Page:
The Cherokees were so similar to the Creeks in their form, color, general habits and pursuits, that the reader is requested to refresh his recollection in relation to our description of the latter, and will not be required, tediously, to retrace the same ground. Their ball plays, green corn dances, constant habit of indulging in the purifying black drink, their manner of conducting wars and of punishing prisoners, their council-houses, their common apparel, and also their appearance during war, were all precisely like those of the Creeks. 1735: And, in addition, they played Chunke, like the Choctaws. However, a careful examination of several authorities, has unfolded a few peculiarities, which will now be introduced.
Unlike other Indian nations, who once trod our soil, the Cherokees had no laws against adultery. Both sexes were unrestrained in this particular, and marriage was usually of short duration.
On account of the pure air which they breathed, the exercise of the chase, the abundance of natural productions which the country afforded, and the delicious water which was always near, the Cherokees lived to an age much more advanced than the other tribes which have been noticed in this chapter.3
They observed some singular rules in relation to the burial of the dead. When a person was past recovery, (to prevent pollution,) they dug a grave, prepared a tomb, anointed the hair of the patient and painted his face; and when death ensued, internment was immediately performed. After the third day, the attendants at the funeral appeared at the council-house and engaged in their ordinary pursuits, but the relatives lived in retirement and moaned for some time.4 Such ceremonies practiced upon the poor fellow in his last moments, and while in his senses, was certainly a cooler and more cruel method than that of the Choctaws, who, as we have seen, suddenly jumped down upon the patient and strangled him to death, after the doctor had pronounced his recovery impossible.
It was formerly the habit of the Cherokees to shoot all the stock belonging to the deceased, and they continued to bury, with the dead, their guns, bows and household utensils. If one died upon a journey, hunt, or war expedition, his companions erected a stage, upon which was a notched log pen, in which the body was placed to secure it from wild beasts. When it was supposed that sufficient time had elapsed, so that nothing remained but the bones, they returned to the spot, collected these, carried them home and buried them with great ceremony. Sometimes heaps of stones were raised as monuments to the dead, whose bones they had not been able to “gather to their fathers,” and every one who passed by added a stone to the pile.5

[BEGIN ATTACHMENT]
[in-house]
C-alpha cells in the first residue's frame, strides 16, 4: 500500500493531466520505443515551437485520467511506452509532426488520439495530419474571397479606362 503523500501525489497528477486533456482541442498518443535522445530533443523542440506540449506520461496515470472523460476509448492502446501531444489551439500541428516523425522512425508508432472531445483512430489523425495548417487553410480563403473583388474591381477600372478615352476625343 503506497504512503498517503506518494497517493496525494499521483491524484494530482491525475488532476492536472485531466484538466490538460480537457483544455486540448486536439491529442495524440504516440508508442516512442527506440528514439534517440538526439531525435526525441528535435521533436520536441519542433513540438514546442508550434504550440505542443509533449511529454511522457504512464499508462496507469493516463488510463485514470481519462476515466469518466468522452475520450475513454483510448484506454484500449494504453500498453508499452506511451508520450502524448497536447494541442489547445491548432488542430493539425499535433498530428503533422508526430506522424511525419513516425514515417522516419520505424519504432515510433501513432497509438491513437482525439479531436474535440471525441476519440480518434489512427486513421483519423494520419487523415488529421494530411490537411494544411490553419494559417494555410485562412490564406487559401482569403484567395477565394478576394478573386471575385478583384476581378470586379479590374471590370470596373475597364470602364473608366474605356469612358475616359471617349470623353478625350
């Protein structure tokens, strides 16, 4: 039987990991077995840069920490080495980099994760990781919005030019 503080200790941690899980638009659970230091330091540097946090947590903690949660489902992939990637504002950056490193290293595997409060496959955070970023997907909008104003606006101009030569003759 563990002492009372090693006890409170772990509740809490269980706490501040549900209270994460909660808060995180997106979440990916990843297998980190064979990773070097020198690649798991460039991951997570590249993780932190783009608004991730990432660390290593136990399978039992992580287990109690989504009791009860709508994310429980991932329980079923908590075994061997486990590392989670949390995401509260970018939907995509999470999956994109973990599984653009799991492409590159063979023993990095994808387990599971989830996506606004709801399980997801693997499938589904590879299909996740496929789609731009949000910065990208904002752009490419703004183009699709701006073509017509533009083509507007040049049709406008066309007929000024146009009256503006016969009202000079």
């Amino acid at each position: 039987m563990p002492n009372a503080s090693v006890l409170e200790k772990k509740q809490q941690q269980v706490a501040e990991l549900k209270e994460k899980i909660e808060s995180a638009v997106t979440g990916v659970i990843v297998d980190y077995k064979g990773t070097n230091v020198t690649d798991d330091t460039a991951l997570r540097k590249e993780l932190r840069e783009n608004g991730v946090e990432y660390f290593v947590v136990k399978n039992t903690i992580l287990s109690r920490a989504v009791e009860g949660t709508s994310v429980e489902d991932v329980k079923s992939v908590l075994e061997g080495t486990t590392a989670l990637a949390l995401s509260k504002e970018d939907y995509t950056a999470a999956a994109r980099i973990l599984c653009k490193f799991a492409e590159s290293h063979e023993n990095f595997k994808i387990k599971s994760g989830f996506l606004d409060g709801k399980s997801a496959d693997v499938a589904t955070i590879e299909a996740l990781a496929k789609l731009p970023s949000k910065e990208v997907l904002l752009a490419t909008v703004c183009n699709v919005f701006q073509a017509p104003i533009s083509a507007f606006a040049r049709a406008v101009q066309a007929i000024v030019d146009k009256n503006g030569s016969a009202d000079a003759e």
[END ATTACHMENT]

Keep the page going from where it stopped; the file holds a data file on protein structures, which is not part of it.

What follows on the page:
Henry Timberlake, a lieutenant in the British service, was dispatched with a small command from Long Island, upon the Holston, to the Cherokee towns upon the Tellico and 1761 the Little Tennessee rivers. His object was to cultivate a good understanding with these people, who had, indeed, invited him to their country. He descended the Holston in canoes to the mouth of the Little Tennessee, and thence passed up that stream to their towns. Spending some weeks here, he returned to Charleston with three Cherokee Chiefs, and sailed for England. Three years afterwards he published a book, from which we have been enabled to gain some information respecting the Cherokees.6
The Cherokees were of middle stature, and of an olive color, but were generally painted, while their skins were stained with indelible ink, representing a variety of pretty figures. According to Bartram, the males were larger and more robust than any others of our natives, while the women were tall, slender, erect, and of delicate frame, with features of perfect symmetry. With cheerful countenances, they moved about with becoming grace and dignity. Their feet and hands were small and exquisitely shaped. The hair of the male was shaved, except a patch on the back part of the head, which was ornamented with beads and feathers, or with a colored deer’s tail. Their ears were slit and stretched to an enormous size, causing the persons who had the cutting performed to undergo incredible pain. They slit but one ear at a time, because the patient had to lay on one side forty days for it to heal. As soon as he could bear the operation, wire was wound around them to expand them, and when they were entirely well they were adorned with silver pendants and rings.
Many of them had genius, and spoke well, which paved the way to power in council. Their language was pleasant. It was very aspirited, and the accents so many and various that one would often imagine them singing in their common discourse.